With the introduction of the Treasury Laws Amendment (More Competition, Better Prices) Act 2022 (the Act) it brought with it a raft of changes to Australia’s unfair contract terms (UCT) regime under the Competition and Consumer Act 2010 (CCA).
What is a UCT?
Whether a term is considered unfair will depend on the specific circumstances. However, the test for “unfairness” under the CCA is:
Terms which may be considered unfair include:
- terms that allow one party (but not the other) to avoid or limit their responsibilities under the contract;
- terms that allow one party (but not the other) to end the contract;
- terms that penalise one party (but not the other) for breaching or ending the contract; and
- terms that allow one party (but not the other) to change the terms of the contract
What are the changes?
The changes brought about by the introduction of the Act include:
- prohibiting the proposal of, use of, application of, or reliance on, unfair contract terms in a standard form consumer or small business contract;
- introducing new substantial penalties for UCT’s in such contracts, being maximum penalties of:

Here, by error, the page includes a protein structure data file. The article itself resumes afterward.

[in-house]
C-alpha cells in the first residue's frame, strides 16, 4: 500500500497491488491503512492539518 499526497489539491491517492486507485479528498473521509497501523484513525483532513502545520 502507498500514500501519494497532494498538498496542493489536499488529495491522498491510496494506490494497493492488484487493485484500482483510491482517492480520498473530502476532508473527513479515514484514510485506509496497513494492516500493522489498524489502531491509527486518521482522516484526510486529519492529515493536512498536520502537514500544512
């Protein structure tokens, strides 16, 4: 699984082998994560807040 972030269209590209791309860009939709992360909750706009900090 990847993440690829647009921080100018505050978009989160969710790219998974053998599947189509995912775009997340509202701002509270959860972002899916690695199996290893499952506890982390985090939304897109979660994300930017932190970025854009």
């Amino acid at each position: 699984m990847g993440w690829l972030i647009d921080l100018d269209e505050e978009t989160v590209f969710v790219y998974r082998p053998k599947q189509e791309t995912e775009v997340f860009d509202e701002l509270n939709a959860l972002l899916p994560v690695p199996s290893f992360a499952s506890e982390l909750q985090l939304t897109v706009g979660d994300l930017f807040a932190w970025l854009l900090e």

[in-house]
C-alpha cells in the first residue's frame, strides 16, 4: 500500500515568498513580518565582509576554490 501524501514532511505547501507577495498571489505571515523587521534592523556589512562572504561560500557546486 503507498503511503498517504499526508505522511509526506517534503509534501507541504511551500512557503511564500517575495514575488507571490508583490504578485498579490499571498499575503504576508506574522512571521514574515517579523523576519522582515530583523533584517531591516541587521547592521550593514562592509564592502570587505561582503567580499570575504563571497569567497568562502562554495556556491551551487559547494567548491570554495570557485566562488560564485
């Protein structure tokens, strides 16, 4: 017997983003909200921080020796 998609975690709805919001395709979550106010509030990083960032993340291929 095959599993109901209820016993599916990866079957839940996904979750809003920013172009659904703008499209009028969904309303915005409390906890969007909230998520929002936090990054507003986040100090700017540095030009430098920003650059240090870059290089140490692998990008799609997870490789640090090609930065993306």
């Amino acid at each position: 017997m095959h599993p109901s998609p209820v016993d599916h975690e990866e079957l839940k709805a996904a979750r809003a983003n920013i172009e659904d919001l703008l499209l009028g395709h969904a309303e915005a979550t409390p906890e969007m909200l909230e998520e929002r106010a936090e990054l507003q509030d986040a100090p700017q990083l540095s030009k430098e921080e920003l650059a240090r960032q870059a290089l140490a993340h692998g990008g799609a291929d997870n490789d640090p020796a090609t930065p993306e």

- for businesses – the greater of $50million, 3 x the value reasonably attributable to the benefit from the UCT or 30% of adjusted turnover of your business for the breach period; and
- for individuals – $2.5million;
- clarifying the court’s powers and the factors the court must consider when determining whether a contract is a standard form contract;
- expanding the definition of small business and increasing the contract value threshold – note, only one of the parties to a standard form contract has to have fewer than 100 employees or less than $10million in annual turnover for the UCT regime to apply;
- clarification of Commonwealth, state or territory laws that are excluded from the UCT regime; and
- new categories of contracts which are excluded from the operation of the UCT regime.
Importantly, the previous position on UCTs was that if a Court found a term unfair then that term would be deemed void and unenforceable. Moving forward, a party could face a pecuniary penalty in addition to the term being deemed void and unenforceable.
Will the changes apply to my contract?
The changes introduced under the Act apply to:
- standard form contracts made or renewed on or after 9 November 2023; and
- a term of a contract that is varied or added on or after 9 November 2023.
Businesses should carefully review their own contracts and consider:
- Is it a standard form contract that falls within the changes brought about by the Act?
- Will the contract be used with consumers or small businesses (noting that the definition of small business has changed to a business with fewer than 100 employees or its annual turnover is less than $10 million)?
- Does the contract include any unfair terms?
Hitch Advisory is well placed to assist in reviewing and updating your standard form contracts to ensure you do not fall foul of the revised UCT regime. Do not hesitate to contact us on email@example.com to discuss next steps.